You have asked us to provide a legal opinion regarding whether the evidence in the
claims file, including a home kit half-siblingship deoxyribonucleic acid (DNA) test
report, is sufficient to establish a parent-child relationship between Larry, the
deceased number holder (DNH), and Keirstyn
In our opinion, the evidence submitted does not establish that Keirstyn is entitled
to child’s benefits on the DNH’s account. If Keirstyn submits additional relevant
evidence, our office will evaluate the new evidence.
As we understand the facts, Keirstyn was born on January, to Anita (Anita). Keirstyn’s
birth certificate does not identify a father. Anita told Keirstyn that she was not
sure whether the DNH or a man named Stacy was her father. Keirstyn’s Numident record
lists Stacy as her father. The DNH died in Arkansas on August XX, 2009.
On October XX, 2013, Kristina (Kristina), Keirstyn’s guardian, filed a surviving child’s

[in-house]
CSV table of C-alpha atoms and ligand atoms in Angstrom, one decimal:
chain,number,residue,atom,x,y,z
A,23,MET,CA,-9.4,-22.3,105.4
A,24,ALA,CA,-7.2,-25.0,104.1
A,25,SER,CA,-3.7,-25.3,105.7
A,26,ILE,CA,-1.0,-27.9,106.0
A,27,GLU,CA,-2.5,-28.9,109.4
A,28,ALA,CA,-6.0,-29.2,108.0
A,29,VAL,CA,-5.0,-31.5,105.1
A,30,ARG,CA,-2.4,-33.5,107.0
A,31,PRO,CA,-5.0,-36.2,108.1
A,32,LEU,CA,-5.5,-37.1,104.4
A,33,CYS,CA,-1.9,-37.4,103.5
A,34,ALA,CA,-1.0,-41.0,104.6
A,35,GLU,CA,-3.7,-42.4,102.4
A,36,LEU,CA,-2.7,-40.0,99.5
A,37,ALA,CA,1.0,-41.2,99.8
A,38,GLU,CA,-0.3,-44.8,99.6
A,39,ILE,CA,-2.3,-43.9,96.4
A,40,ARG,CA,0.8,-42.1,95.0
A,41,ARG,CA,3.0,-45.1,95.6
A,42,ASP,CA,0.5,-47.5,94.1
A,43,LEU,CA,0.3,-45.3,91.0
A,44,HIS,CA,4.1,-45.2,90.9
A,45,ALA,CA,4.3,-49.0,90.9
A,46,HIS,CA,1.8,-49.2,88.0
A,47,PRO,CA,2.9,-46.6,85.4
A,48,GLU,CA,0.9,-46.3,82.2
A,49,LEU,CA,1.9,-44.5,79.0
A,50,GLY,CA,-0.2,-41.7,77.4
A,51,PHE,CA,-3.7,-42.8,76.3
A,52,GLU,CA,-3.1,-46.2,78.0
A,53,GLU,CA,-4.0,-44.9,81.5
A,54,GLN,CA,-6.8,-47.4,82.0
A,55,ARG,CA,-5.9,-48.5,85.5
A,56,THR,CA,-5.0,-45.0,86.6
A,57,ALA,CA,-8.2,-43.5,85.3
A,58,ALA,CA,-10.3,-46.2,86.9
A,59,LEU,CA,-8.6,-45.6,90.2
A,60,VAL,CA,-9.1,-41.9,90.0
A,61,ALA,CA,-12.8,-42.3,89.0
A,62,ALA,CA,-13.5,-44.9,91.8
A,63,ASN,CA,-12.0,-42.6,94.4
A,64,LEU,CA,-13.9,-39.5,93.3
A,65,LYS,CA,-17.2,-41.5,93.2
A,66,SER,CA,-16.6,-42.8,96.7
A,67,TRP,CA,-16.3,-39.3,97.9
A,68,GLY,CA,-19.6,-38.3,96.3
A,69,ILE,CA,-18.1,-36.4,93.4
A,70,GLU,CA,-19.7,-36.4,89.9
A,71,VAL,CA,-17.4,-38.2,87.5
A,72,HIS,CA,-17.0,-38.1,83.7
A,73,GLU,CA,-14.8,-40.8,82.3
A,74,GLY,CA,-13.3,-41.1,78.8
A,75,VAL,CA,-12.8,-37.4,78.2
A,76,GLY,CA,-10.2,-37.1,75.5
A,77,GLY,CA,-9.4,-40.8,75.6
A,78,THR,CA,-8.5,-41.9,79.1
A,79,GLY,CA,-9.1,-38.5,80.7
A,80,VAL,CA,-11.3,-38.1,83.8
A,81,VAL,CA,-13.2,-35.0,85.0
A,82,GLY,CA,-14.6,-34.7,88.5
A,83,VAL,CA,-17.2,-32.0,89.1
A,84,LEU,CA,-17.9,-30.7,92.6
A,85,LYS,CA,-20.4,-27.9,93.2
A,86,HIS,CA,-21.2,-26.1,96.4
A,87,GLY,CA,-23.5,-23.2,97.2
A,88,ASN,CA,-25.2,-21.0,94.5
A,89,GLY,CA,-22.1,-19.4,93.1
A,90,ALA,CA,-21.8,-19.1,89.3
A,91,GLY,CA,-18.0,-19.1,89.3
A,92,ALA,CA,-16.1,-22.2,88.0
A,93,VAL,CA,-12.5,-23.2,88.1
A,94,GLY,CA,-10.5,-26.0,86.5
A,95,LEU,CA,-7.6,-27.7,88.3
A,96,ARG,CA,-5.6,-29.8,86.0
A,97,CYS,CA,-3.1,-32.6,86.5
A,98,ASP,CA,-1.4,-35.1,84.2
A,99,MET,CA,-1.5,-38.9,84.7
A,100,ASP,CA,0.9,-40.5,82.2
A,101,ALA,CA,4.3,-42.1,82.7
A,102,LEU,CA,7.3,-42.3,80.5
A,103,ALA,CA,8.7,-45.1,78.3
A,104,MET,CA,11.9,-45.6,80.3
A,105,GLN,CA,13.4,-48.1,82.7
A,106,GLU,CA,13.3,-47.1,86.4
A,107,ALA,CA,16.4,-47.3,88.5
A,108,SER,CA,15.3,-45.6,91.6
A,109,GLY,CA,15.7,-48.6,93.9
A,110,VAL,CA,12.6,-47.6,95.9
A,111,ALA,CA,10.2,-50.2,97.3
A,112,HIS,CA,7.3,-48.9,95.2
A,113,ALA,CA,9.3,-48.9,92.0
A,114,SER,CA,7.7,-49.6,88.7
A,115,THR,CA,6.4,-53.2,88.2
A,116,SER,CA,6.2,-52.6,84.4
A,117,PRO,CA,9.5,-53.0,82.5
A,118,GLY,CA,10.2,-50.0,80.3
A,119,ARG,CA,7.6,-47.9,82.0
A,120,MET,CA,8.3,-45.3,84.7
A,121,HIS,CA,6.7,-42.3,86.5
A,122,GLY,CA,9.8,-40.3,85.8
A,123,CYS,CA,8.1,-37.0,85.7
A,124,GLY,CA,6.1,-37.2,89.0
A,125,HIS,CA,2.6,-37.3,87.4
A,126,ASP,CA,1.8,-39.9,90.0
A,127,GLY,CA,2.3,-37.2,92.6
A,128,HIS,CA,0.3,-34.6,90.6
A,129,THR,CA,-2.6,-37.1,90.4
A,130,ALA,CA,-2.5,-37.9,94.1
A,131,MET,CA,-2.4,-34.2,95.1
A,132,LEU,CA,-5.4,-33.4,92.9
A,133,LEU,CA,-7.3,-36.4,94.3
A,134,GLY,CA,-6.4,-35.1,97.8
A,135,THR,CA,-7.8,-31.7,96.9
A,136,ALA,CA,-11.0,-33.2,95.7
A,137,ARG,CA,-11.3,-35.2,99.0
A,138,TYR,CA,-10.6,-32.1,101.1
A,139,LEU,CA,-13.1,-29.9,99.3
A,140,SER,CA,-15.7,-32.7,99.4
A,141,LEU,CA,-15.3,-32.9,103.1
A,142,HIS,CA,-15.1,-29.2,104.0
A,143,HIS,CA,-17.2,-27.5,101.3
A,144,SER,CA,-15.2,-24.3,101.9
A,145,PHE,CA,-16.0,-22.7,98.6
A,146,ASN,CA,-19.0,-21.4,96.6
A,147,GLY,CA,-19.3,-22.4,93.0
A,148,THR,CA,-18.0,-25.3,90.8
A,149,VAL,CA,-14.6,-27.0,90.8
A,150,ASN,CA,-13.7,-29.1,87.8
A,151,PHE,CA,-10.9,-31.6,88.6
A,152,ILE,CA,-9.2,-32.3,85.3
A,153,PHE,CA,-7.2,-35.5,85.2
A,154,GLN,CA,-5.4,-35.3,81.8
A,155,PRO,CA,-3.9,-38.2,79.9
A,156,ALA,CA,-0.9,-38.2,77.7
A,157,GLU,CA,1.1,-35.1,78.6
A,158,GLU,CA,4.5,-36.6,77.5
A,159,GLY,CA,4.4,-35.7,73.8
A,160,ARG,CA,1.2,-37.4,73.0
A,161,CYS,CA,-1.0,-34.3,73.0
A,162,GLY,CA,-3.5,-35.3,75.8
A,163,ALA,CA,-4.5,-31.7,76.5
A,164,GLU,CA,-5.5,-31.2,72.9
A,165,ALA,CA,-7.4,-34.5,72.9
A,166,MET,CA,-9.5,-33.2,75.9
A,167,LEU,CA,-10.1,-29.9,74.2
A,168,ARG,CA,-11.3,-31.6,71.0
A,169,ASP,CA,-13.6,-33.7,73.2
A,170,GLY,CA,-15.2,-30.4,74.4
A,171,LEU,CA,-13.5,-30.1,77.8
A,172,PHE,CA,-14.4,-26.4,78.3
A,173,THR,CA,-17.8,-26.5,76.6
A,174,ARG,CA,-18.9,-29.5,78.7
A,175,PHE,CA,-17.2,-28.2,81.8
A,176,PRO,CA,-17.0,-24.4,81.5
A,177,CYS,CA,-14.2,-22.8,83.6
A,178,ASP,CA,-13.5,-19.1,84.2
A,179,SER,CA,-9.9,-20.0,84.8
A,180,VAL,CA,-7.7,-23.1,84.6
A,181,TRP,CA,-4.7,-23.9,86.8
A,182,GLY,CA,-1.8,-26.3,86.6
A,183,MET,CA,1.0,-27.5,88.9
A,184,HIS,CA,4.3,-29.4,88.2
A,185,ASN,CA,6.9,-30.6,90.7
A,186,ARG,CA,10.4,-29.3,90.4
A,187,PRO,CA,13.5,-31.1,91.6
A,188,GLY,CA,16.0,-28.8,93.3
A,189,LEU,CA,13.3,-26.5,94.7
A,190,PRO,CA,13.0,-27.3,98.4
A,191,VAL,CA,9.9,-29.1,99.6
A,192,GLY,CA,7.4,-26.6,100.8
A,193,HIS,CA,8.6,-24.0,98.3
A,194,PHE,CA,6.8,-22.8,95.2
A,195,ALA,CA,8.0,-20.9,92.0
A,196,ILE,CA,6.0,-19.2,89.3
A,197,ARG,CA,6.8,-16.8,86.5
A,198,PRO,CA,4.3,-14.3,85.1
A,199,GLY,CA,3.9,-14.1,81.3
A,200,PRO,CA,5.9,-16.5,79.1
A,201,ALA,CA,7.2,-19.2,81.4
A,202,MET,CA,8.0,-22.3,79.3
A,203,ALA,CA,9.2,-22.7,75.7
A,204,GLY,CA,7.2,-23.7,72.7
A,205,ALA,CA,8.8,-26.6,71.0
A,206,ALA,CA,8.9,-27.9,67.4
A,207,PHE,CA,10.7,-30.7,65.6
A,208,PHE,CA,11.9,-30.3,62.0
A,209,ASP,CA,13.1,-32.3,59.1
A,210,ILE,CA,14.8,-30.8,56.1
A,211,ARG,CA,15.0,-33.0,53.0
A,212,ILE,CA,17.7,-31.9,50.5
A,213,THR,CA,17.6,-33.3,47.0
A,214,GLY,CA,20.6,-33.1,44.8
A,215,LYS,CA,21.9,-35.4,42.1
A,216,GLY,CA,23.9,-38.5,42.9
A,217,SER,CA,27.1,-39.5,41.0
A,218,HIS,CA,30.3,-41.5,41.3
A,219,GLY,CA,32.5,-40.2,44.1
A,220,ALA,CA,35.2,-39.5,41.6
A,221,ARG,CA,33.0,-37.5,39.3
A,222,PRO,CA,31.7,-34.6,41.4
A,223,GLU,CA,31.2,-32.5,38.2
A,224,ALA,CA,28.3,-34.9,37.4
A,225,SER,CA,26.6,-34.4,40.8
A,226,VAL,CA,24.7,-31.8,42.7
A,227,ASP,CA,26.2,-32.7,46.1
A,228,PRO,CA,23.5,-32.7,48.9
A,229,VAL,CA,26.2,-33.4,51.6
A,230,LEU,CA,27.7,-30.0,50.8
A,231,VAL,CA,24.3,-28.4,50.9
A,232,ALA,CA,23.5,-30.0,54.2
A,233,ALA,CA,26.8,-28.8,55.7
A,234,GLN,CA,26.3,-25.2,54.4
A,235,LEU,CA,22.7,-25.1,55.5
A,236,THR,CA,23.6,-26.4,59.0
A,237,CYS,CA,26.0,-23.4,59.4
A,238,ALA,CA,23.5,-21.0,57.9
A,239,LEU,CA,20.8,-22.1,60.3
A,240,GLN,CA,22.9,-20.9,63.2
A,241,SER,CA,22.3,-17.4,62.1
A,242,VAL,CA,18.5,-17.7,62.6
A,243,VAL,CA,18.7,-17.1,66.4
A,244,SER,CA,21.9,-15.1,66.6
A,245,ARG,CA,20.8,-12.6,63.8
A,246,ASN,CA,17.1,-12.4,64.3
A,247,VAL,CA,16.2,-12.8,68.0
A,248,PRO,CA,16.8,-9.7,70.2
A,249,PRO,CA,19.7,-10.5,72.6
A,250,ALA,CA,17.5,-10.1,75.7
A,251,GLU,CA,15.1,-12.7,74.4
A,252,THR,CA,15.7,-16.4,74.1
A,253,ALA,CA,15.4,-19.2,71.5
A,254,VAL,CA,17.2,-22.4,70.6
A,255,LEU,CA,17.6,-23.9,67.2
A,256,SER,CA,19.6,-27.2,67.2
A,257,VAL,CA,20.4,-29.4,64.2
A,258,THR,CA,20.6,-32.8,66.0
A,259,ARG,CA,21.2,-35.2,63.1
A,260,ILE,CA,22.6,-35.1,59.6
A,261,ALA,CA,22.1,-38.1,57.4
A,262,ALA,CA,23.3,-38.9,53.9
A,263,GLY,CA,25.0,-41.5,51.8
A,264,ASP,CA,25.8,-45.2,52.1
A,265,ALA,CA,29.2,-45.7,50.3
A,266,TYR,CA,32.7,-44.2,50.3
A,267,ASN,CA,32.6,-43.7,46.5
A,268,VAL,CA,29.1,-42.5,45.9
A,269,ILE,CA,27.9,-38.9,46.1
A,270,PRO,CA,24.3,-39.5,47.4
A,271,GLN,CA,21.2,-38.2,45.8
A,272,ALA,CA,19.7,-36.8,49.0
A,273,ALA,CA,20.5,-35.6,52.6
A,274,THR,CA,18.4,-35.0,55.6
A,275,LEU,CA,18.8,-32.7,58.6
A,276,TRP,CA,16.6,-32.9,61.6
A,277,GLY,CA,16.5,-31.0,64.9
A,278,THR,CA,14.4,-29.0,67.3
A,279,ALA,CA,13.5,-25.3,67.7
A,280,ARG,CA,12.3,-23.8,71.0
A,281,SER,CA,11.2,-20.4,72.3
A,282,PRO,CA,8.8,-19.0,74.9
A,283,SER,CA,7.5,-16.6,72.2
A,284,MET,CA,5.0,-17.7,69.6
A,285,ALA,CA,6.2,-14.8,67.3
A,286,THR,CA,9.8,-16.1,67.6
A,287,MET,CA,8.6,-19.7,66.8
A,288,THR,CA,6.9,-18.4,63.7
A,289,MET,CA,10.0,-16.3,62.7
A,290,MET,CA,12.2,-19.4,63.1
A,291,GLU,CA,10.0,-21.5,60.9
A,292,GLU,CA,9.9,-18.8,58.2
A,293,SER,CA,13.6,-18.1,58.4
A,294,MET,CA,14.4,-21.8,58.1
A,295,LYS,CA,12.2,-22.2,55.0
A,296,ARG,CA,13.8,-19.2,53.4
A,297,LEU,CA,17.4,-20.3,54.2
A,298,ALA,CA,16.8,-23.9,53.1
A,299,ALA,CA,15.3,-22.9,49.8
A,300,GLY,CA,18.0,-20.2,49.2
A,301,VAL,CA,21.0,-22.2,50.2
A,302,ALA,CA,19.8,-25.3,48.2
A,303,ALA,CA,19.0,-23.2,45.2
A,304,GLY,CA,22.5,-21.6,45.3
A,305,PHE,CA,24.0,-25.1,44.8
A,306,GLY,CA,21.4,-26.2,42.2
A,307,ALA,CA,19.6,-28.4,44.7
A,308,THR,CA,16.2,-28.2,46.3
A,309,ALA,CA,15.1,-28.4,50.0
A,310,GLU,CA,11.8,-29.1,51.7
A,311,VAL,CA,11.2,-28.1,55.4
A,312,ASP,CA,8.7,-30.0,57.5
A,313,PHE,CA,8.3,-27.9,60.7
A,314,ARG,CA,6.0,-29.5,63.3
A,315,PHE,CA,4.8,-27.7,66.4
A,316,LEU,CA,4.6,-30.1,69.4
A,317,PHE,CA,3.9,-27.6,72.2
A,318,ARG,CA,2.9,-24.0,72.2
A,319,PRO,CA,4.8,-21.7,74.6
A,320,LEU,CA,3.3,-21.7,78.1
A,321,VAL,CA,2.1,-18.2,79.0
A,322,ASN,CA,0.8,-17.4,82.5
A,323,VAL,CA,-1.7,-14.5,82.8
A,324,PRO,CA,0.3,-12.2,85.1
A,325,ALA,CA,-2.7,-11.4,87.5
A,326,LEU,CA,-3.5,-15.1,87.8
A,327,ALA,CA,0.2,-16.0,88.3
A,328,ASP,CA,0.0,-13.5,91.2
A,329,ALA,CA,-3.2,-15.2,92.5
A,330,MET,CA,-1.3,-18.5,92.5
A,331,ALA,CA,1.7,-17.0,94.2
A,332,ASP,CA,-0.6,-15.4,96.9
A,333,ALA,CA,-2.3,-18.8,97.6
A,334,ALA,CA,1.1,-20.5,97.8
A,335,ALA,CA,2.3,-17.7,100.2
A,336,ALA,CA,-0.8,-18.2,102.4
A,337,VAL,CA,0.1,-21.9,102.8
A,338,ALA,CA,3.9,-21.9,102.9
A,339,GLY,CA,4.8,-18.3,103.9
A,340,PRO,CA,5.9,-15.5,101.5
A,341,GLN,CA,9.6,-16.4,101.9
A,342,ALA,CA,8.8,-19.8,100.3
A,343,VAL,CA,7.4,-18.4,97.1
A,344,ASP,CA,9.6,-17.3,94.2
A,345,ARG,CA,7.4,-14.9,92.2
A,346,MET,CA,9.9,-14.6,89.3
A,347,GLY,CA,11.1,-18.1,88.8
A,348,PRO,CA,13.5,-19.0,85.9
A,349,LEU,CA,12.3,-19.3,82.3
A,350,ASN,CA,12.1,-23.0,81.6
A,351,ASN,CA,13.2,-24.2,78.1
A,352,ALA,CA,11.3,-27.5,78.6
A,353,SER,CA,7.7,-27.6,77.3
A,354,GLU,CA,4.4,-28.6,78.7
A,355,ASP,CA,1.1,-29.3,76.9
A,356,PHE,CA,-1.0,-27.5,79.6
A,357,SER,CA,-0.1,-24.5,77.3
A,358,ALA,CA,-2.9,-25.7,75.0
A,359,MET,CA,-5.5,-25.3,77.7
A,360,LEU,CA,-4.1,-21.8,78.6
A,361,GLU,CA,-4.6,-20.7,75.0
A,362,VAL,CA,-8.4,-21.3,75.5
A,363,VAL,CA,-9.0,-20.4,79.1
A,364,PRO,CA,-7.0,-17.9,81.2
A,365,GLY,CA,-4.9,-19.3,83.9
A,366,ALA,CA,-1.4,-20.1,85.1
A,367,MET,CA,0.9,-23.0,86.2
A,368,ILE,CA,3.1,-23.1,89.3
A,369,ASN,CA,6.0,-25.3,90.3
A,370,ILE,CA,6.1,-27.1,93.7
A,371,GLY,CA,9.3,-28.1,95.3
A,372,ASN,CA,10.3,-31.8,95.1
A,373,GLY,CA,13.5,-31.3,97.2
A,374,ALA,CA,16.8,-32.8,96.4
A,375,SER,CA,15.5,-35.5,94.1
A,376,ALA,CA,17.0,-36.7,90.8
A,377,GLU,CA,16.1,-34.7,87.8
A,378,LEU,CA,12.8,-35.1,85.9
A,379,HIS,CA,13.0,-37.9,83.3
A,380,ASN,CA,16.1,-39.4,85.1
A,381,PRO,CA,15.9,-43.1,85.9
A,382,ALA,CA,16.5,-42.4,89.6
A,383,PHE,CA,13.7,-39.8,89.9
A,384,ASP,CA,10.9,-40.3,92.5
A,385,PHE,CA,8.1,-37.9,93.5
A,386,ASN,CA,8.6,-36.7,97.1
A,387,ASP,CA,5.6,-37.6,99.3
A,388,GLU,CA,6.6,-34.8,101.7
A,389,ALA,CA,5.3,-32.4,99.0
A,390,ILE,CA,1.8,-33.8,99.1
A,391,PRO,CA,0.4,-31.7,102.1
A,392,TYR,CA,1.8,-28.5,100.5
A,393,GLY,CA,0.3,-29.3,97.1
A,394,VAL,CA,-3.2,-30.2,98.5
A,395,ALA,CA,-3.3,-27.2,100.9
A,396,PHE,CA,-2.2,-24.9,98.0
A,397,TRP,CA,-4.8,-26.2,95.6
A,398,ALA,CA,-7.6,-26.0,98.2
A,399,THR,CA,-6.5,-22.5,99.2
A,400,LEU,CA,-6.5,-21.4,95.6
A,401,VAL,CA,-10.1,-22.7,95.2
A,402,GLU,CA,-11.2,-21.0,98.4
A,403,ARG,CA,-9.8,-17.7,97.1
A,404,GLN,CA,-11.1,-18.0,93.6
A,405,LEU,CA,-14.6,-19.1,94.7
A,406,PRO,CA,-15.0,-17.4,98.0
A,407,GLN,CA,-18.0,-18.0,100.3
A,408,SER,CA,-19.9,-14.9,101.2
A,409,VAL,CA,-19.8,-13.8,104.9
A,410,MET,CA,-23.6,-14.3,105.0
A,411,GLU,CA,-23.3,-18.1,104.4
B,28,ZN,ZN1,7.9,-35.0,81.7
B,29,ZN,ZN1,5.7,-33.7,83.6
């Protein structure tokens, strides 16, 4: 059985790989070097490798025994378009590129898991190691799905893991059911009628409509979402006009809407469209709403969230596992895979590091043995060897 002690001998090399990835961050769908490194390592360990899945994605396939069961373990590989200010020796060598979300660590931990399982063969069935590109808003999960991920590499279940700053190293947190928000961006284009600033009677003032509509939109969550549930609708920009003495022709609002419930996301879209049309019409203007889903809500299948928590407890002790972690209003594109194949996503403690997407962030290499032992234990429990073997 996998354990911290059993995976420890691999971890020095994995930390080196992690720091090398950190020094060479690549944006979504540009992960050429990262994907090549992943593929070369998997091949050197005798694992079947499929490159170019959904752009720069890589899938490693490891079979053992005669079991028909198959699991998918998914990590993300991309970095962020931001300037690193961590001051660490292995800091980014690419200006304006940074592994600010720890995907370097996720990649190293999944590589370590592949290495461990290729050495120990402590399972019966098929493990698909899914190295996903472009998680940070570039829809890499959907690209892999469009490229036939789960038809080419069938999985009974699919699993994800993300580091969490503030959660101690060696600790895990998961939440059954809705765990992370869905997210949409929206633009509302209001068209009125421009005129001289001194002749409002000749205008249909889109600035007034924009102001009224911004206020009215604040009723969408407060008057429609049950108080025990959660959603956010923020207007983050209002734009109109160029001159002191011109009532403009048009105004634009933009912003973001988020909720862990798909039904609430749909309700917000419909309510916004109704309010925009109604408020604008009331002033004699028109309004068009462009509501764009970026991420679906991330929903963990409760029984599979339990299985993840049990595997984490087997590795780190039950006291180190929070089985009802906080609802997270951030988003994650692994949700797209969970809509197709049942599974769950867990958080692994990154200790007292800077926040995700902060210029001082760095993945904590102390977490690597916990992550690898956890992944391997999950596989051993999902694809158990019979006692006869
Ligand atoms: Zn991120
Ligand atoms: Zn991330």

benefit claim on Keirstyn’s behalf on the DNH’s record claiming that she is the DNH’s
biological child. At the time of the application, Keirstyn was 14 years old. In support
of establishing a biological parent-child relationship, Kristina submitted a certified
half-siblingship DNA test report dated September XX, 2013, showing a 99.84 percent
probability that Carl (Carl) and Keirstyn were half-biological siblings. A Certificate
of Live Birth from the State of Illinois shows that Carl was born on January, and
lists the DNH as his father. Carl stated that he thought Keirstyn might be the DNH’s
child because of her appearance and because Carl was around Keirstyn when Keirstyn
was young. Thus, Kristina’s claim is that Carl and Keirstyn are half-siblings and
that the DNH is their father.
The agency developed the case to determine whether Keirstyn might be the DNH’s child.
In reviewing the case, the agency was concerned, among other things, because the DNA
testing was the result of a home kit, the results of the DNA analysis stated that
they were “non-legally binding,” and the “photo IDs for the persons submitting these